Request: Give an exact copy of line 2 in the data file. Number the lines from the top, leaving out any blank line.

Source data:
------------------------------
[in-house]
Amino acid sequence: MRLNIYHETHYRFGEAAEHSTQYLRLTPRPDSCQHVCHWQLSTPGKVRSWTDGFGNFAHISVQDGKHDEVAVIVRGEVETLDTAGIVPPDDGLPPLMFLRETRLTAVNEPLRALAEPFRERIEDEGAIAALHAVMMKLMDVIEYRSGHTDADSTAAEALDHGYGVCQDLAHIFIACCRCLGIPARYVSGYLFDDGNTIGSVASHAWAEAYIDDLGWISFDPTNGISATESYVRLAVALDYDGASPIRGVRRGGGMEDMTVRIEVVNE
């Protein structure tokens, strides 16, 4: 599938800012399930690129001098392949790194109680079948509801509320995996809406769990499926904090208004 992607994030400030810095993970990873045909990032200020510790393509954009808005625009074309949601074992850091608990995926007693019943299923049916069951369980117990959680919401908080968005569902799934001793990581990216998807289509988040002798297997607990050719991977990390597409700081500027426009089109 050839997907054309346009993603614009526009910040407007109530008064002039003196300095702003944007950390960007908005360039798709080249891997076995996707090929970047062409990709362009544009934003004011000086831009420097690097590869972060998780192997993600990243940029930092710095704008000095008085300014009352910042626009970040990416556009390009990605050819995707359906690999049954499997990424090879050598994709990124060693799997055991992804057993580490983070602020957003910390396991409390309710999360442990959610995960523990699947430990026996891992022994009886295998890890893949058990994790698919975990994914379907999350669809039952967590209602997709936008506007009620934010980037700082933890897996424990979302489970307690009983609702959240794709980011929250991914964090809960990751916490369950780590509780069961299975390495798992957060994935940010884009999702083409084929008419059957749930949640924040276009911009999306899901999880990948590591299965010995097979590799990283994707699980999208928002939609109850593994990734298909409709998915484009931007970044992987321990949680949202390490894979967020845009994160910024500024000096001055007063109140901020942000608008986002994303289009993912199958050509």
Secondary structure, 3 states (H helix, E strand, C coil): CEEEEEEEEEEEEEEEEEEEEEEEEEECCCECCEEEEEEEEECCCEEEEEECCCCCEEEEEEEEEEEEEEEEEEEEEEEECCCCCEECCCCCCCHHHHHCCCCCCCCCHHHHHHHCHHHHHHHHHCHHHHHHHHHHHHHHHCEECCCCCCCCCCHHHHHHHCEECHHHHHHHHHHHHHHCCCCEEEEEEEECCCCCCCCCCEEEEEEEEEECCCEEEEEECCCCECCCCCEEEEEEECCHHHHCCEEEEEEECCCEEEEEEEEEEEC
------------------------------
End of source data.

Amino acid sequence: MRLNIYHETHYRFGEAAEHSTQYLRLTPRPDSCQHVCHWQLSTPGKVRSWTDGFGNFAHISVQDGKHDEVAVIVRGEVETLDTAGIVPPDDGLPPLMFLRETRLTAVNEPLRALAEPFRERIEDEGAIAALHAVMMKLMDVIEYRSGHTDADSTAAEALDHGYGVCQDLAHIFIACCRCLGIPARYVSGYLFDDGNTIGSVASHAWAEAYIDDLGWISFDPTNGISATESYVRLAVALDYDGASPIRGVRRGGGMEDMTVRIEVVNE